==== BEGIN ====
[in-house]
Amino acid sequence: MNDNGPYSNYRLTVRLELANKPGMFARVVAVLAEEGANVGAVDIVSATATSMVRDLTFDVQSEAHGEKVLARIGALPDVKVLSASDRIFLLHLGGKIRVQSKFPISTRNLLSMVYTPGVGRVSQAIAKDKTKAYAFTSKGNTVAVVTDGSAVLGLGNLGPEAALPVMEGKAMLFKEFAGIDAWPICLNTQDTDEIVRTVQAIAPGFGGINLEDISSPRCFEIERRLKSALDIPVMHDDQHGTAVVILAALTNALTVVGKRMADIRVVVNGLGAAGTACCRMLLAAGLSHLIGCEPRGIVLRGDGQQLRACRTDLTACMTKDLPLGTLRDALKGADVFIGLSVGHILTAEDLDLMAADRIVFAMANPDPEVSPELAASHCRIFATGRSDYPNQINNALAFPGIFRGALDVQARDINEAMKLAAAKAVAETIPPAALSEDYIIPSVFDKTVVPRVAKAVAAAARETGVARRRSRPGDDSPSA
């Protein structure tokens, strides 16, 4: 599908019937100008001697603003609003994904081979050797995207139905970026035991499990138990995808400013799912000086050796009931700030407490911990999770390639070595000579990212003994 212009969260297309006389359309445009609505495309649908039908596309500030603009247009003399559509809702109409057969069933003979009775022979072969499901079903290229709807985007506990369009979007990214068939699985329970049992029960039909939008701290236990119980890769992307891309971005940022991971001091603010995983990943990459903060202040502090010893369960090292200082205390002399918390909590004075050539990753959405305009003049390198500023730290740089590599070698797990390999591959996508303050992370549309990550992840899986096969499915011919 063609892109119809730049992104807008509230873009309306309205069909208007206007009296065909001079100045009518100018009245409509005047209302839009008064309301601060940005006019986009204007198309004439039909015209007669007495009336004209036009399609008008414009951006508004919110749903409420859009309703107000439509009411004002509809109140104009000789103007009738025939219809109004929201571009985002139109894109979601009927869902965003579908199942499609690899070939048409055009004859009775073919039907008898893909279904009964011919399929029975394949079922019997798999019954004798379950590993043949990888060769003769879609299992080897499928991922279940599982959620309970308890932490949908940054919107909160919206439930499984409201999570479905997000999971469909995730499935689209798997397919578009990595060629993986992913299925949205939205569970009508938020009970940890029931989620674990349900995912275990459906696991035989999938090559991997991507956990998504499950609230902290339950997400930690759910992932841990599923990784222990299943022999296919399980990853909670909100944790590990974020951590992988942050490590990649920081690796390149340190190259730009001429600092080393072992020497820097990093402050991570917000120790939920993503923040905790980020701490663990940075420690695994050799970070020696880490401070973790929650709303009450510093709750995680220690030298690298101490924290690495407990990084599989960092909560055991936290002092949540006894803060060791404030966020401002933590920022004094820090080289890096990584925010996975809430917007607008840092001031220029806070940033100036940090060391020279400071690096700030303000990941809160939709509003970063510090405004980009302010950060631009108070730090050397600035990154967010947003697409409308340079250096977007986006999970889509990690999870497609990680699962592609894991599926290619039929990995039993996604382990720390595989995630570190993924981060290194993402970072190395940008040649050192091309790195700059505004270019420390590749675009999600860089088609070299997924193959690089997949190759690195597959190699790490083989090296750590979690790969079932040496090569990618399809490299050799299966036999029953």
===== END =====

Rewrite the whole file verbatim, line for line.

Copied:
[in-house]
Amino acid sequence: MNDNGPYSNYRLTVRLELANKPGMFARVVAVLAEEGANVGAVDIVSATATSMVRDLTFDVQSEAHGEKVLARIGALPDVKVLSASDRIFLLHLGGKIRVQSKFPISTRNLLSMVYTPGVGRVSQAIAKDKTKAYAFTSKGNTVAVVTDGSAVLGLGNLGPEAALPVMEGKAMLFKEFAGIDAWPICLNTQDTDEIVRTVQAIAPGFGGINLEDISSPRCFEIERRLKSALDIPVMHDDQHGTAVVILAALTNALTVVGKRMADIRVVVNGLGAAGTACCRMLLAAGLSHLIGCEPRGIVLRGDGQQLRACRTDLTACMTKDLPLGTLRDALKGADVFIGLSVGHILTAEDLDLMAADRIVFAMANPDPEVSPELAASHCRIFATGRSDYPNQINNALAFPGIFRGALDVQARDINEAMKLAAAKAVAETIPPAALSEDYIIPSVFDKTVVPRVAKAVAAAARETGVARRRSRPGDDSPSA
């Protein structure tokens, strides 16, 4: 599908019937100008001697603003609003994904081979050797995207139905970026035991499990138990995808400013799912000086050796009931700030407490911990999770390639070595000579990212003994 212009969260297309006389359309445009609505495309649908039908596309500030603009247009003399559509809702109409057969069933003979009775022979072969499901079903290229709807985007506990369009979007990214068939699985329970049992029960039909939008701290236990119980890769992307891309971005940022991971001091603010995983990943990459903060202040502090010893369960090292200082205390002399918390909590004075050539990753959405305009003049390198500023730290740089590599070698797990390999591959996508303050992370549309990550992840899986096969499915011919 063609892109119809730049992104807008509230873009309306309205069909208007206007009296065909001079100045009518100018009245409509005047209302839009008064309301601060940005006019986009204007198309004439039909015209007669007495009336004209036009399609008008414009951006508004919110749903409420859009309703107000439509009411004002509809109140104009000789103007009738025939219809109004929201571009985002139109894109979601009927869902965003579908199942499609690899070939048409055009004859009775073919039907008898893909279904009964011919399929029975394949079922019997798999019954004798379950590993043949990888060769003769879609299992080897499928991922279940599982959620309970308890932490949908940054919107909160919206439930499984409201999570479905997000999971469909995730499935689209798997397919578009990595060629993986992913299925949205939205569970009508938020009970940890029931989620674990349900995912275990459906696991035989999938090559991997991507956990998504499950609230902290339950997400930690759910992932841990599923990784222990299943022999296919399980990853909670909100944790590990974020951590992988942050490590990649920081690796390149340190190259730009001429600092080393072992020497820097990093402050991570917000120790939920993503923040905790980020701490663990940075420690695994050799970070020696880490401070973790929650709303009450510093709750995680220690030298690298101490924290690495407990990084599989960092909560055991936290002092949540006894803060060791404030966020401002933590920022004094820090080289890096990584925010996975809430917007607008840092001031220029806070940033100036940090060391020279400071690096700030303000990941809160939709509003970063510090405004980009302010950060631009108070730090050397600035990154967010947003697409409308340079250096977007986006999970889509990690999870497609990680699962592609894991599926290619039929990995039993996604382990720390595989995630570190993924981060290194993402970072190395940008040649050192091309790195700059505004270019420390590749675009999600860089088609070299997924193959690089997949190759690195597959190699790490083989090296750590979690790969079932040496090569990618399809490299050799299966036999029953």